Picking and Barreling Apples, Missouri
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- tiff scanned file from original glass slide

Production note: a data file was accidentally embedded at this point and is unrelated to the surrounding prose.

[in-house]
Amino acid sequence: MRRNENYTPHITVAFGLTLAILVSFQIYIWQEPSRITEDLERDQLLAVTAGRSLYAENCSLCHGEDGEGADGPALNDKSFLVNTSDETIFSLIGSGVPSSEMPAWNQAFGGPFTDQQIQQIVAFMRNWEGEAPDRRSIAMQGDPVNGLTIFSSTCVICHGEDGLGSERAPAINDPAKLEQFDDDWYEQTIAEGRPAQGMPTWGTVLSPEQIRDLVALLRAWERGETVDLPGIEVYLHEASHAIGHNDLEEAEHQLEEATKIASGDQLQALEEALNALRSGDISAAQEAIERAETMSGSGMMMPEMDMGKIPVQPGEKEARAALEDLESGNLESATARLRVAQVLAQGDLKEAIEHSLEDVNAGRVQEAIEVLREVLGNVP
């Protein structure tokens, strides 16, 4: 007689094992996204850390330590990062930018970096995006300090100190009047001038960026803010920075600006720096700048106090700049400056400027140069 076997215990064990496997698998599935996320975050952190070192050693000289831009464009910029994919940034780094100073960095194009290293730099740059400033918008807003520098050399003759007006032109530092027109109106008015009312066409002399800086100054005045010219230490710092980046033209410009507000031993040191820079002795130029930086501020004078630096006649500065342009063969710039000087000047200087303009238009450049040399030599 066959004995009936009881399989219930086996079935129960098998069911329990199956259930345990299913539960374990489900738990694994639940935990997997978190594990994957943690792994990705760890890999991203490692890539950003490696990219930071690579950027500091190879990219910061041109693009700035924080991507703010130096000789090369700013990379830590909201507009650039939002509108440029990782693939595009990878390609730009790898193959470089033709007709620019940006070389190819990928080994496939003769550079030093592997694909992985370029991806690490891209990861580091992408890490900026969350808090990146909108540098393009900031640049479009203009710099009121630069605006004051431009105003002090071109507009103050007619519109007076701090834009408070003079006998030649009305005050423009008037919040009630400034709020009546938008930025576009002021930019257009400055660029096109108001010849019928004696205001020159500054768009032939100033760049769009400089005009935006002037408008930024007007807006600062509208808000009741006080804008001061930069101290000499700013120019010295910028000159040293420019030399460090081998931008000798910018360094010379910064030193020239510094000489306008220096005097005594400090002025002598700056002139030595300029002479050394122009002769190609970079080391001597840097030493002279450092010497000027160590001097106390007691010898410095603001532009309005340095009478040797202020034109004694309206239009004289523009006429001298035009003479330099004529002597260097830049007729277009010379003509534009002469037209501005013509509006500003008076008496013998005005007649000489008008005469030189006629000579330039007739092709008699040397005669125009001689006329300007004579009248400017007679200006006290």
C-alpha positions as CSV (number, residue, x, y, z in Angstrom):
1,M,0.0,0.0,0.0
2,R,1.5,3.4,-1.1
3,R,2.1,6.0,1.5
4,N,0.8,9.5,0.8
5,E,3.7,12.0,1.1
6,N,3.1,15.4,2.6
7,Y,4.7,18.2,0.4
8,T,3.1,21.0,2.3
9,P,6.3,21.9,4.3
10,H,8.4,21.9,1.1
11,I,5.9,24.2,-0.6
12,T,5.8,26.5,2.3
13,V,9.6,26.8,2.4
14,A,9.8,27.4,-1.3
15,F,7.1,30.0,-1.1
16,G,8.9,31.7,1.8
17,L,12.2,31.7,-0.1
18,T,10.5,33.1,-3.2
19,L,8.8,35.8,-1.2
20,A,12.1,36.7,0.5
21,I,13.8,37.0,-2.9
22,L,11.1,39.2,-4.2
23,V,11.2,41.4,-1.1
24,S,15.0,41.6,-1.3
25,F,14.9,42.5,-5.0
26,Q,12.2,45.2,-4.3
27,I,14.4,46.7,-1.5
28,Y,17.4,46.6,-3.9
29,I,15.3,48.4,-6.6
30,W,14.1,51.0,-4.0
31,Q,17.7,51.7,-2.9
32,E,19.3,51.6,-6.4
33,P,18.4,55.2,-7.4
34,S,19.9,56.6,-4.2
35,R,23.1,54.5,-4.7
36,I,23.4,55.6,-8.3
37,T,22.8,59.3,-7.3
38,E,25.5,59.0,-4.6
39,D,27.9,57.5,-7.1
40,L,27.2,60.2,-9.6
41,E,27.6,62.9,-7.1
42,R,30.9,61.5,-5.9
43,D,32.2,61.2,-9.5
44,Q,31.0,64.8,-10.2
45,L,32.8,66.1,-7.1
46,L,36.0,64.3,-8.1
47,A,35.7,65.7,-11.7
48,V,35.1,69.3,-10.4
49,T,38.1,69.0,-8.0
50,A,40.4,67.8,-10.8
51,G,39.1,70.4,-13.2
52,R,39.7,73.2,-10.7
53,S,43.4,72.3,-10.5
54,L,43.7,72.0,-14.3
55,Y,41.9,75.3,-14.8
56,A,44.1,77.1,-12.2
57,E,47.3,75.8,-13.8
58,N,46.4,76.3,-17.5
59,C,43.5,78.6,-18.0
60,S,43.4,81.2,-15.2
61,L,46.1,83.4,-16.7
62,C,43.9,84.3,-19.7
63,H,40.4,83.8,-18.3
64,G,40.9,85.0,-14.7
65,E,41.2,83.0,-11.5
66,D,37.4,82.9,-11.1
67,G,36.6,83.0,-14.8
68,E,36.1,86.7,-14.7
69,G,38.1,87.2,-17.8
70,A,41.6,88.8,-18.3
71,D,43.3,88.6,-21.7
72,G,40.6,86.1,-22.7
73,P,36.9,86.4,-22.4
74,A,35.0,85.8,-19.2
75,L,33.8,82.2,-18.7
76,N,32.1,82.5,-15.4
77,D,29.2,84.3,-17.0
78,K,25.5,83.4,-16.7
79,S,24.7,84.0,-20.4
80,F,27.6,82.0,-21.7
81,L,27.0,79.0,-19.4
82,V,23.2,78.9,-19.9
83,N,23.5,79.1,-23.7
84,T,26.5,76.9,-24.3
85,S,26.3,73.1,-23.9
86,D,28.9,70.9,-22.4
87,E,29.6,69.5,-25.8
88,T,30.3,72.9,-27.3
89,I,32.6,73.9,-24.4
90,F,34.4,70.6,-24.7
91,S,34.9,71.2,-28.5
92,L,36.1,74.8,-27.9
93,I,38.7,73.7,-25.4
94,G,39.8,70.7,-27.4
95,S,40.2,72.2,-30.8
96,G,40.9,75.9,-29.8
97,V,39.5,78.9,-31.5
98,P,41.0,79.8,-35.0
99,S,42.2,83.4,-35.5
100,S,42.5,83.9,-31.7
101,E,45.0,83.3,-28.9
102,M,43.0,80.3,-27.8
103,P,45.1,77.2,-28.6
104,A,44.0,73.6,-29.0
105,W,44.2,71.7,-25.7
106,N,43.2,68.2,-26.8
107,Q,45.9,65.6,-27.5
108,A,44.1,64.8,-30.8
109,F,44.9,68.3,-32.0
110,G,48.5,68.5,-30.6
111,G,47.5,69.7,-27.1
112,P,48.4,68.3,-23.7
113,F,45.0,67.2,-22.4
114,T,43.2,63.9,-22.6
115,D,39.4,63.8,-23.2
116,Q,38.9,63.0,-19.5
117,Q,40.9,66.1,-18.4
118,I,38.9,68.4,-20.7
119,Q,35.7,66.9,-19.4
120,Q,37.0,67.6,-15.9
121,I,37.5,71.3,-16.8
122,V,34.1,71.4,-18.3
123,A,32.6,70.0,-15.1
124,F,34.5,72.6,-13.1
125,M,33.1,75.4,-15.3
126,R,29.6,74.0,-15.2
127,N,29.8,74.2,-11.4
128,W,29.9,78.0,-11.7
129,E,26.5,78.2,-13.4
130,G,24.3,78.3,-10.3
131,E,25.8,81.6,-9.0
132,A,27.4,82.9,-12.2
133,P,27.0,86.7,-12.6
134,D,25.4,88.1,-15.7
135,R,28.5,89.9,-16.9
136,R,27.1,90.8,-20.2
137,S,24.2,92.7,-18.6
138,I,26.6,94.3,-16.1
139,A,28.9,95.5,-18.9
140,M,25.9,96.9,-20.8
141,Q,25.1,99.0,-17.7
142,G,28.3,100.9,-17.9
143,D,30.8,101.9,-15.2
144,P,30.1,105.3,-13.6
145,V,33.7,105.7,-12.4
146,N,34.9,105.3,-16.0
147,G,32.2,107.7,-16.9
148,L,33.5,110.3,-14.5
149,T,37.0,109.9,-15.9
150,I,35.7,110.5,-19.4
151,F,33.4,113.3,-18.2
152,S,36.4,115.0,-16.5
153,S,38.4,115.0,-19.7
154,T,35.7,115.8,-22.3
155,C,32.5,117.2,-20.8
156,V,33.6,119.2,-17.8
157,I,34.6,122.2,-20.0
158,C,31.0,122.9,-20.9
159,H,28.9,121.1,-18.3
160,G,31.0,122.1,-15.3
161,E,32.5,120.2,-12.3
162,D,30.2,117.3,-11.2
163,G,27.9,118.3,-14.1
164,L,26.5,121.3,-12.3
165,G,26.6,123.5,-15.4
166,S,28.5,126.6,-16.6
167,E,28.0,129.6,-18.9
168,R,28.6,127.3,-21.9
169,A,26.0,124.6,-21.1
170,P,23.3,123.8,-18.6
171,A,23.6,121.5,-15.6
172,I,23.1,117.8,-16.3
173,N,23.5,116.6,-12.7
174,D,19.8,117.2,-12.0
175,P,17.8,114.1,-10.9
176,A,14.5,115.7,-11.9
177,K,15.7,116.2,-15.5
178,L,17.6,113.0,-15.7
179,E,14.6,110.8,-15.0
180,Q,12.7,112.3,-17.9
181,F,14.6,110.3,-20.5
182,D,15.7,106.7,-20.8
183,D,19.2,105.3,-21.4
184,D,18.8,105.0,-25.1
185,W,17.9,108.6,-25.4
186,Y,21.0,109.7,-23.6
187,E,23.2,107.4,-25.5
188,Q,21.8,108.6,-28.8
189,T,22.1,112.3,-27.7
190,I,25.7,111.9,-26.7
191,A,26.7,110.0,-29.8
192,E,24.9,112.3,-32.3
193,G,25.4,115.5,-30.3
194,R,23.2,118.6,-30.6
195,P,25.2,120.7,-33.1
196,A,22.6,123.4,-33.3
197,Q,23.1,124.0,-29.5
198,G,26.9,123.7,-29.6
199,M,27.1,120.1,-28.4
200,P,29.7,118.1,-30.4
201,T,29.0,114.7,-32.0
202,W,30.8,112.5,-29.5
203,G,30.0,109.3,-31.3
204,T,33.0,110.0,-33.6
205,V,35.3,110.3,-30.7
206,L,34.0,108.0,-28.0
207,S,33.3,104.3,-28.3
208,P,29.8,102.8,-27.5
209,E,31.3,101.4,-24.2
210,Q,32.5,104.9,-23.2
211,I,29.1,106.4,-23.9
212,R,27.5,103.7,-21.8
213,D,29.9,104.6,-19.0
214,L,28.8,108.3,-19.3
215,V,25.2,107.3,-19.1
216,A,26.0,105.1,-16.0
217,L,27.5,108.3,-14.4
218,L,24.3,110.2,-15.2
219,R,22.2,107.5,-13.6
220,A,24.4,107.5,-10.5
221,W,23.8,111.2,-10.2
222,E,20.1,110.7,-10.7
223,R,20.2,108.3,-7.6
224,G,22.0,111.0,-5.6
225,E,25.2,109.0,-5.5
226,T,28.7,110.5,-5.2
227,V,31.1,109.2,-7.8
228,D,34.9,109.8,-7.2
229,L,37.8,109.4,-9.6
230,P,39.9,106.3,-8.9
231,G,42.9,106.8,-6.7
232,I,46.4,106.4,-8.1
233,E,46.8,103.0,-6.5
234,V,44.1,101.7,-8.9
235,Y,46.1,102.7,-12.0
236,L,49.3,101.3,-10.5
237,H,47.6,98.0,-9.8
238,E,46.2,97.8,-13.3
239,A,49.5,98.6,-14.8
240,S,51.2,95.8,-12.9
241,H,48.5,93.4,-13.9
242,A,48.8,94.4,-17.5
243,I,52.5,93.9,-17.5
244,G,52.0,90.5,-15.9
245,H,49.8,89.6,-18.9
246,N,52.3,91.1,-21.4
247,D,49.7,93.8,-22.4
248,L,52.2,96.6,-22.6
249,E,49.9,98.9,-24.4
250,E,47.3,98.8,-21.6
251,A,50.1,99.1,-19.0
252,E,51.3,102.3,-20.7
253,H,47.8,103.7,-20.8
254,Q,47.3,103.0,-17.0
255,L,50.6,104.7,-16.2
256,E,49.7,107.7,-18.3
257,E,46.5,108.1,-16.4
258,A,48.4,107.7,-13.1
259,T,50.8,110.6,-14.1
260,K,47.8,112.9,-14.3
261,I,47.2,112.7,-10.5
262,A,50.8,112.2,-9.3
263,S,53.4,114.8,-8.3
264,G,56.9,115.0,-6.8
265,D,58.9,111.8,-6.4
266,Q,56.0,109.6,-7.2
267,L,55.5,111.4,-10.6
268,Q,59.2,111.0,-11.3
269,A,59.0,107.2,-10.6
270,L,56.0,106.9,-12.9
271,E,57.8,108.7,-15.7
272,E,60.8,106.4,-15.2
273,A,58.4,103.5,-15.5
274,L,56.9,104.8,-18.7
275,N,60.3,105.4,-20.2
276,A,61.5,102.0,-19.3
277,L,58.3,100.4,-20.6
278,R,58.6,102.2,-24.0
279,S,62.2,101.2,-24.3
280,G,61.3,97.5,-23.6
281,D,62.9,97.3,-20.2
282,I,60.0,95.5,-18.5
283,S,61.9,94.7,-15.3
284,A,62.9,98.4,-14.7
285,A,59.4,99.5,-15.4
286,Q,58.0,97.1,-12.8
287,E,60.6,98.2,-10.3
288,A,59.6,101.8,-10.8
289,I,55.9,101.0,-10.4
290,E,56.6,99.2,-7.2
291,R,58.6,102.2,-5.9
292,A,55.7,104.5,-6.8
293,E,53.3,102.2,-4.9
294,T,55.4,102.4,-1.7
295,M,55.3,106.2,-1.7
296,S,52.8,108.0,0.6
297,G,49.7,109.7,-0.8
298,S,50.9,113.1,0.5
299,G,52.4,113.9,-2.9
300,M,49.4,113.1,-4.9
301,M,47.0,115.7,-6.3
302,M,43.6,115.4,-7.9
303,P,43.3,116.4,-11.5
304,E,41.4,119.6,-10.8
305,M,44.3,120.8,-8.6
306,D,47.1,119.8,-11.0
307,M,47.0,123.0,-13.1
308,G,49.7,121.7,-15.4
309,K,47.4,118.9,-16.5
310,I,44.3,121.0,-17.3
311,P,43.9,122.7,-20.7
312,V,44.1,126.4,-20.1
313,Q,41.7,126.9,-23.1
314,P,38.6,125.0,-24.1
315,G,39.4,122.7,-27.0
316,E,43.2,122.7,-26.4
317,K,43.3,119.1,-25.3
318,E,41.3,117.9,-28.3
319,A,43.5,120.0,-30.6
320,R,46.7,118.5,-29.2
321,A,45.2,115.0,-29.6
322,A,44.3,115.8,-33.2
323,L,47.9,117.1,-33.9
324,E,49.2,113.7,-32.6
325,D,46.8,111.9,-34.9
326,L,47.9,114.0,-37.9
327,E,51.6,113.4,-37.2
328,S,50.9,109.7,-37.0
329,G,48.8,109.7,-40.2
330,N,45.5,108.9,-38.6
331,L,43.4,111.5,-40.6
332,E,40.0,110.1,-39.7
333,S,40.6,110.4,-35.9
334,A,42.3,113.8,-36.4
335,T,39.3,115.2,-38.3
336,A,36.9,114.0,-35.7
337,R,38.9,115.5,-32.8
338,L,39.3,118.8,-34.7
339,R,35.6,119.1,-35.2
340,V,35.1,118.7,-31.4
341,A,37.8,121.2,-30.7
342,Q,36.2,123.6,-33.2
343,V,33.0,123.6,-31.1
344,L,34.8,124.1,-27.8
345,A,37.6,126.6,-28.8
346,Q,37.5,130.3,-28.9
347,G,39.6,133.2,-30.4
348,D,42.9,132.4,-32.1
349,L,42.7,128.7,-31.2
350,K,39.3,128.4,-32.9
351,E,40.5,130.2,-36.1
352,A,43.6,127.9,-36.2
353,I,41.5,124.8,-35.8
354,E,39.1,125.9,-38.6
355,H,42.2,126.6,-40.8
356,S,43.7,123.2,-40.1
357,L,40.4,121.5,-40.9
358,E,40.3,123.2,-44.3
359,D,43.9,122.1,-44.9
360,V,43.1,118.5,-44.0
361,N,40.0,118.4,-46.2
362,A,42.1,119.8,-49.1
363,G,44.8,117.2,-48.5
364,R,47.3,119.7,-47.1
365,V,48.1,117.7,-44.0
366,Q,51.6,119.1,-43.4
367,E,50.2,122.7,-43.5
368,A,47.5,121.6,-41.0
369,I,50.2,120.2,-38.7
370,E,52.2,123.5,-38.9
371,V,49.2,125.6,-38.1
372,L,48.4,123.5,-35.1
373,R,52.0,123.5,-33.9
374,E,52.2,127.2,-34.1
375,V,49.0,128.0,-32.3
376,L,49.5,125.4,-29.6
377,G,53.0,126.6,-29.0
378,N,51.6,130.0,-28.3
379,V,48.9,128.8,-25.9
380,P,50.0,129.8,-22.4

- Apple raising, like so many other industries, has come to be specialized. That is, men work at it and at practically nothing else. Their problem is to produce the greatest amount of high grade apples from their orchards. Formerly, the orchard was planted near the farmhouse, and little attention was paid to it. Now great districts are set to apple orchards, and the trees are carefully nursed and tended from the time they begin to grow till they are too old to be profitable. New varieties are developed. Some are grown for cider, other to be eaten raw, others for table use, and so on. The trees have to be trimmed, and sprayed to keep off harmful insects. The ground between the trees may be cultivated to preserve moisture or it may be used to grow grass, which holds moisture. In dry sections expensive irrigation plants are built to supply the needed water. Orchards should be properly fertilized. In times of dangerous frosts, fires are built in many orchards to save the crop. One of the happy results of apple raising is the reclamation of farm land otherwise of little value. Hillsides that no longer produce corn can be made to raise apples. The Ozark Mountains in Missouri are a good example. The apple orchards have given this section a new and highly profitable industry. The men you see here are busy picking and barreling a fine crop of apples. These are picked by hand and barreled by hand so as not to bruise the fruit. Bruised fruit soon decays. Why? The apple crop of the United States for 1914 amounted to 258,900,000 bushels. New York led with 49,600,000 bushels. Missouri, although seventh in rank produced 12,500,000 bushels. Name other apple-growing states. Keystone ID: 16714 Note: All titles, descriptions, and location coordinates are from the original Keystone Slide documentation as supplied by the Keystone View Company. No text has been edited or changed.
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